I was thrilled this year when I found out that we could go to EcoHouse (Green Venture) and get our own vermicomposter. I knew nothing about vermicomposting. The only thing that I know about worms is that I LOVED going out and finding them as a kid — I’d dig for hours — and even as an adult, I used to get a little giddy when I saw them on the sidewalk or in the parking lot at school. It’s so much fun to look closely at these wiggly creatures. Thanks to Green Venture, the Grade 1’s would now have their own vermicomposter with so many inquiry possibilities and so many connections to living things. What could be better?
It was when we went to EcoHouse (Green Venture) that I realized that a vermicomposter is a big responsibility. I tried to be responsible. I listened carefully. I documented all of our learning and all of the important facts.
But then I sent a tweet out this morning to ask about the compost, and thanks to many responses from a fellow Grade 1 teacher, Lori St. Amand, I realized that I missed a lot.
Now with this new knowledge, there was still time to correct the error. I decided to use Lori’s PicCollage on her blog, and together, we worked on feeding the worms correctly.
The students knew that we made mistakes, but they also saw that we could go back and fix them. We could learn from these mistakes together. They were really excited about this, and I was too, but then I got this email from Lori tonight.
Oh no! Of the five items on the list, we only managed to get item #4 correct. What now? That’s when I emailed Lori back to ask if we should fix our errors, and she gave me this advice.
Thanks to Lori, tomorrow we’re going to be spending some time shovelling out our big pieces of food, reconsidering food items, and fixing our vermicomposter once again.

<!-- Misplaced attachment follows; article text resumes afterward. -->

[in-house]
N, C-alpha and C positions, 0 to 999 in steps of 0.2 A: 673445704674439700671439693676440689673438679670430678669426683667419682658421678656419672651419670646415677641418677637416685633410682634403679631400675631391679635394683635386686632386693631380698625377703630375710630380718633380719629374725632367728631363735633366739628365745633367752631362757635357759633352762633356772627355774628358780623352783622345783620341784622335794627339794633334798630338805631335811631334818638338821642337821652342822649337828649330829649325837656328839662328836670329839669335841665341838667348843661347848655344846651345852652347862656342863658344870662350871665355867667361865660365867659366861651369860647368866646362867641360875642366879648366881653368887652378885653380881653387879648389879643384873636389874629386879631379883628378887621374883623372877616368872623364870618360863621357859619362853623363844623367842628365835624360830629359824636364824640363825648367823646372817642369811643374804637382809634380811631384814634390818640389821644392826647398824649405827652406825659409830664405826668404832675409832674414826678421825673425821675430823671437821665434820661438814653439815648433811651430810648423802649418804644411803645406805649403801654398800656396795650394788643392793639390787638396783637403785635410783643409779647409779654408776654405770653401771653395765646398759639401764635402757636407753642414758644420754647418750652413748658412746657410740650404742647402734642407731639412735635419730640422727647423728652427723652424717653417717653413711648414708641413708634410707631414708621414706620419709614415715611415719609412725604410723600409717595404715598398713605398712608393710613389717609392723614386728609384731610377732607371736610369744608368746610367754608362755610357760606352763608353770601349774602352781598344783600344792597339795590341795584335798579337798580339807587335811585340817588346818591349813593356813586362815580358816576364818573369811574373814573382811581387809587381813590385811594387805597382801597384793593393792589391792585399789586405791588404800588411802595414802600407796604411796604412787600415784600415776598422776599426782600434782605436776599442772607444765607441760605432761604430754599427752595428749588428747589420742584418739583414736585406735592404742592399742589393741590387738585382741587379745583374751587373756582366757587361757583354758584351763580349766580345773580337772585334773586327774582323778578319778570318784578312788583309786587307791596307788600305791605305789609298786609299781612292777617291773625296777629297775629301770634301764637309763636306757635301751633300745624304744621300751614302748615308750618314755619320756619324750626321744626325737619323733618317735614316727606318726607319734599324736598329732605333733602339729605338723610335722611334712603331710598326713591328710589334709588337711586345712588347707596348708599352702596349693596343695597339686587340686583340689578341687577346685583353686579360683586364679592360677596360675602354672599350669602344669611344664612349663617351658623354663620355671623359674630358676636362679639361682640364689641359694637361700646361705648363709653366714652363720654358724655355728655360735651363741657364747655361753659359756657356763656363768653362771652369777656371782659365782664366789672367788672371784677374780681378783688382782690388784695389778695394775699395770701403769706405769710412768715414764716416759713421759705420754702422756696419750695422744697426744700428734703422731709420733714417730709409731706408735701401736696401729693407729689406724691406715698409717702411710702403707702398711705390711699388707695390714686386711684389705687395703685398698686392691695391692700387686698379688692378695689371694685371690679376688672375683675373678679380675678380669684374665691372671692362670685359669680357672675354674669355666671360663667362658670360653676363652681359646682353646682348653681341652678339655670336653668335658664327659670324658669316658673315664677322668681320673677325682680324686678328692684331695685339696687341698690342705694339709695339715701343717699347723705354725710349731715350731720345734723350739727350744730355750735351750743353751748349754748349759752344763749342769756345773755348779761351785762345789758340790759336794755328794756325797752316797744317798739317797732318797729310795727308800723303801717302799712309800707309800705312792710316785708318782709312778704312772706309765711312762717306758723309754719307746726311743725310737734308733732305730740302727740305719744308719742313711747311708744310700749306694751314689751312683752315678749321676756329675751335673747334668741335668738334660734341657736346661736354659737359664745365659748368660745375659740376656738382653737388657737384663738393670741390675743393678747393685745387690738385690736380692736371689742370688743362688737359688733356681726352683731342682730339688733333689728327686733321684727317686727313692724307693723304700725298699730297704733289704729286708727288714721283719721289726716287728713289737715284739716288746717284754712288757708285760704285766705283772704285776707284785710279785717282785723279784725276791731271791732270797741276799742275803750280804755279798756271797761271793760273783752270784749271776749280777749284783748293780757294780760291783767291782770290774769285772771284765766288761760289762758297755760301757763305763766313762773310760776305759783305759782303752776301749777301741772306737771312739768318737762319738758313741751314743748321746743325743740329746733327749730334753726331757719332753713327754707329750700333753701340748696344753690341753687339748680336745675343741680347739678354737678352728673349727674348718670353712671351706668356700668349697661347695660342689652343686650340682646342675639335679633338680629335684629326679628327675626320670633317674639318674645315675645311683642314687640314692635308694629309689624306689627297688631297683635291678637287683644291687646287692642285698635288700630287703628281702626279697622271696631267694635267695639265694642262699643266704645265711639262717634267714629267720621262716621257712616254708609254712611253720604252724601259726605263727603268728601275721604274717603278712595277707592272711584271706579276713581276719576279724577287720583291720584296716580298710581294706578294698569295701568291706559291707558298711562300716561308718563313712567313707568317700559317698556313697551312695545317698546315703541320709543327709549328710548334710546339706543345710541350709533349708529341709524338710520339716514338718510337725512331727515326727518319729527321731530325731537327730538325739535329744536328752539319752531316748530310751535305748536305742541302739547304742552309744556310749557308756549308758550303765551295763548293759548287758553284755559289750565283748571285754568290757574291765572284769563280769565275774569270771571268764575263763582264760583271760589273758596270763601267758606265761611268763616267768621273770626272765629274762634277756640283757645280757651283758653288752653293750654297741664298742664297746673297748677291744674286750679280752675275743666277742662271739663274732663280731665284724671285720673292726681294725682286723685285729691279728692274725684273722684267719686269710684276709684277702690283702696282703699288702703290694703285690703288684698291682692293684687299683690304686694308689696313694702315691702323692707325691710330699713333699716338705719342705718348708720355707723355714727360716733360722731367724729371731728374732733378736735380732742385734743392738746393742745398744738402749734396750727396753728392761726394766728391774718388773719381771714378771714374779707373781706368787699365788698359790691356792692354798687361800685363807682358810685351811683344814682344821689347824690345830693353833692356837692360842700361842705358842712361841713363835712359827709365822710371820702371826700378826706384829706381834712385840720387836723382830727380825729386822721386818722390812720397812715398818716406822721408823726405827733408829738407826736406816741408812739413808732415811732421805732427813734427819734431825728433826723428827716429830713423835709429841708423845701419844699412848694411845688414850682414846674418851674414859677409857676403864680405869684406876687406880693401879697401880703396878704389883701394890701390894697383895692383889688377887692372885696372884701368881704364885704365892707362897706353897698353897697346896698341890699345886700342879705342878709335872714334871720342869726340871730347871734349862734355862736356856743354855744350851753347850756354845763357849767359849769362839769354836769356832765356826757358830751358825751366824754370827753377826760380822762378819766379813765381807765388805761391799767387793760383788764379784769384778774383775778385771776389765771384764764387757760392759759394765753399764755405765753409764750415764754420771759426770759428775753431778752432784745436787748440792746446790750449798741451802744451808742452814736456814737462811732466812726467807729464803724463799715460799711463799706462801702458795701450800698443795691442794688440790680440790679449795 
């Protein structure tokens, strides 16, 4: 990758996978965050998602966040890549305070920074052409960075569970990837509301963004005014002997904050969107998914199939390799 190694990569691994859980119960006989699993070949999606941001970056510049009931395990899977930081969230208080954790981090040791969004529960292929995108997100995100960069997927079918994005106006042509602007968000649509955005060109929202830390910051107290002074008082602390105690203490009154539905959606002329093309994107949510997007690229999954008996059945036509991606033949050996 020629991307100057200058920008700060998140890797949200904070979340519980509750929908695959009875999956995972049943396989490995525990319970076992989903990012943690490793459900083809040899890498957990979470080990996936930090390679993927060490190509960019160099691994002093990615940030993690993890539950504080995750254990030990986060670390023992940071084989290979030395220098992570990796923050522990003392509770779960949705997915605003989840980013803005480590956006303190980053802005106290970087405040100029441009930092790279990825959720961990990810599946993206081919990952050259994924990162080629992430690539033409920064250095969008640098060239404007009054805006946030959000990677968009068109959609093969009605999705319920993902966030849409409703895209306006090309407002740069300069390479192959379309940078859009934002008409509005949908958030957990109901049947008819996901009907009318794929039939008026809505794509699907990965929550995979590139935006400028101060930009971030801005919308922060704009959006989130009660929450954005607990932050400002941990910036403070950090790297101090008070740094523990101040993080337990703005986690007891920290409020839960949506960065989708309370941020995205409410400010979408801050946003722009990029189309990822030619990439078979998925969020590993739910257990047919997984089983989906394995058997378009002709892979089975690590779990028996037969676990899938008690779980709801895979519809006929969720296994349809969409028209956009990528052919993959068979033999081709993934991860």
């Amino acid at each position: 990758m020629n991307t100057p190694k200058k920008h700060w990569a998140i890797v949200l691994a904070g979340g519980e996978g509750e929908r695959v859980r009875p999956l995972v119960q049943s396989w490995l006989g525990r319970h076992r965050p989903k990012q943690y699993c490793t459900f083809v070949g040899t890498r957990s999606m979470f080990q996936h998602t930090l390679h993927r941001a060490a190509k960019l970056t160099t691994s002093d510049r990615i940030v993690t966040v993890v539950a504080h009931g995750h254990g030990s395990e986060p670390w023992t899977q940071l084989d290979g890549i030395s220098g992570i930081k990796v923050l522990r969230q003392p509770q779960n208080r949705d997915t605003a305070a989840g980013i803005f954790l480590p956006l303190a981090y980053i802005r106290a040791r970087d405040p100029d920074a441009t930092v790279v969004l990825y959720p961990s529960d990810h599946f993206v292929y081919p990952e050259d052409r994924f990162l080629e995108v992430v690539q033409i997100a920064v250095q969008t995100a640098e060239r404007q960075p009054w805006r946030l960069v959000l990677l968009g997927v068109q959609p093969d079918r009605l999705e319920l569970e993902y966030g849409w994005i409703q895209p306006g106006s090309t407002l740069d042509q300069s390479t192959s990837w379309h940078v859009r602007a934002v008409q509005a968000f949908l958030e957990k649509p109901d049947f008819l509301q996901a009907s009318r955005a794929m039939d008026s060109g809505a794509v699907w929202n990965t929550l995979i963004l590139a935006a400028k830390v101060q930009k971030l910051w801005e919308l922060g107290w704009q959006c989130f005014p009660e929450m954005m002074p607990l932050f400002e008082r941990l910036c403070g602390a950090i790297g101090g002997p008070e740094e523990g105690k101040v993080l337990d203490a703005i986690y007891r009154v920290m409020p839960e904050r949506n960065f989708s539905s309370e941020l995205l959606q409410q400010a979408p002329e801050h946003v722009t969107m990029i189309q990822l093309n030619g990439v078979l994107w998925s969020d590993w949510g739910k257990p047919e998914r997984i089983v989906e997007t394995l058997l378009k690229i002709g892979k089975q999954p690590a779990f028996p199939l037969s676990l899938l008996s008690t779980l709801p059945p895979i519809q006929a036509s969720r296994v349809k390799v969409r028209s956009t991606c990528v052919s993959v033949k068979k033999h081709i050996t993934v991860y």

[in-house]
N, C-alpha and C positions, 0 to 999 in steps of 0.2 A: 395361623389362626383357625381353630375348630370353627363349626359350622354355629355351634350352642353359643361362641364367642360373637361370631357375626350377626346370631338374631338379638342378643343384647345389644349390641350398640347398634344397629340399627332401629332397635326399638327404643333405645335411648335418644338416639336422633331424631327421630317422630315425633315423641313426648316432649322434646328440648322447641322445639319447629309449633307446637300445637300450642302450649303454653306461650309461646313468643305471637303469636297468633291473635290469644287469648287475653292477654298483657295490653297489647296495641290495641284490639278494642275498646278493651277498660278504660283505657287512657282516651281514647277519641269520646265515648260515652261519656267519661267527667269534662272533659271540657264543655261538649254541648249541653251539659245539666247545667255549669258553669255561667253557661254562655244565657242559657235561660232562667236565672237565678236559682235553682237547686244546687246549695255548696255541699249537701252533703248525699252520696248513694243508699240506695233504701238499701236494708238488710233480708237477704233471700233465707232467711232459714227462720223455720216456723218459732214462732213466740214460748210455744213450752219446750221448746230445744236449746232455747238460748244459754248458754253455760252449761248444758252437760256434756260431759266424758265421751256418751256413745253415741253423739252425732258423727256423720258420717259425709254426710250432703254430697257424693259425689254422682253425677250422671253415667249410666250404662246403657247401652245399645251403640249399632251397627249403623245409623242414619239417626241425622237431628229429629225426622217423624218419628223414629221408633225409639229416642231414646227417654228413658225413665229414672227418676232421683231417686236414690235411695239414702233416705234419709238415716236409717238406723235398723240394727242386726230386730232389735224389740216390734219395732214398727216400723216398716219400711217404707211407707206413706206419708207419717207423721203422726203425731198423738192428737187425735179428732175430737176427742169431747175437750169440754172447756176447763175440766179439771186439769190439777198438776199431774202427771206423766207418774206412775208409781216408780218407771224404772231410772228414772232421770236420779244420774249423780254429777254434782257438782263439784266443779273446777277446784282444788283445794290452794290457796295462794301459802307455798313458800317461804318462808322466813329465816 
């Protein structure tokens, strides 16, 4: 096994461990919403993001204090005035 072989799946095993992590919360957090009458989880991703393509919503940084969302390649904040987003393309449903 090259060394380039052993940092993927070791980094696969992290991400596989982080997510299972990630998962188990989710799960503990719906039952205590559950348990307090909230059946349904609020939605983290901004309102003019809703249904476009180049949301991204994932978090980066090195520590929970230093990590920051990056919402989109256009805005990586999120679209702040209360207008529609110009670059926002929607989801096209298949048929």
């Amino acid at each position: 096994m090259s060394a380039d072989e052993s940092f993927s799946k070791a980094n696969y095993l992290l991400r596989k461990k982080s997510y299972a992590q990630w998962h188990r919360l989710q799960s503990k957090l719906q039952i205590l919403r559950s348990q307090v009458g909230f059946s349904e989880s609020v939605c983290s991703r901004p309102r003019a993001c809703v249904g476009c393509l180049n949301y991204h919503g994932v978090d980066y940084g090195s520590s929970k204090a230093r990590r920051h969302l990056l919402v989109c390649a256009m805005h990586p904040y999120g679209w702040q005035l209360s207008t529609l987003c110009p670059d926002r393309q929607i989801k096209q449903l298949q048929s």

Why do I share all of these “mistakes” and “corrections” here? Because school is about learning, and I love the fact that with meaningful inquiries, we can learn alongside our students. My students can see me struggle, and even fail, but then go back and try again. And I don’t have to do so alone. I can try and learn with my students.
The most wonderful thing about all of this is that I’ve never had so much fun at school before! I love getting so involved in the learning that I also forget about the time, and feel like “groaning” along with the class when it’s time to tidy up. Kids want to be at school when they’re enjoying themselves. I think that the same is true for adults. And this enjoyment doesn’t need to be in the form of a game or a big celebration: it really is the true joy of learning, the excitement of problem solving, and the thrill of a good challenge, that makes school the kind of place both the children and I want to be. Whether a parent, an administrator, and/or an educator, what makes learning fun for you? How do you provide this same environment for children? I’d love to hear your thoughts!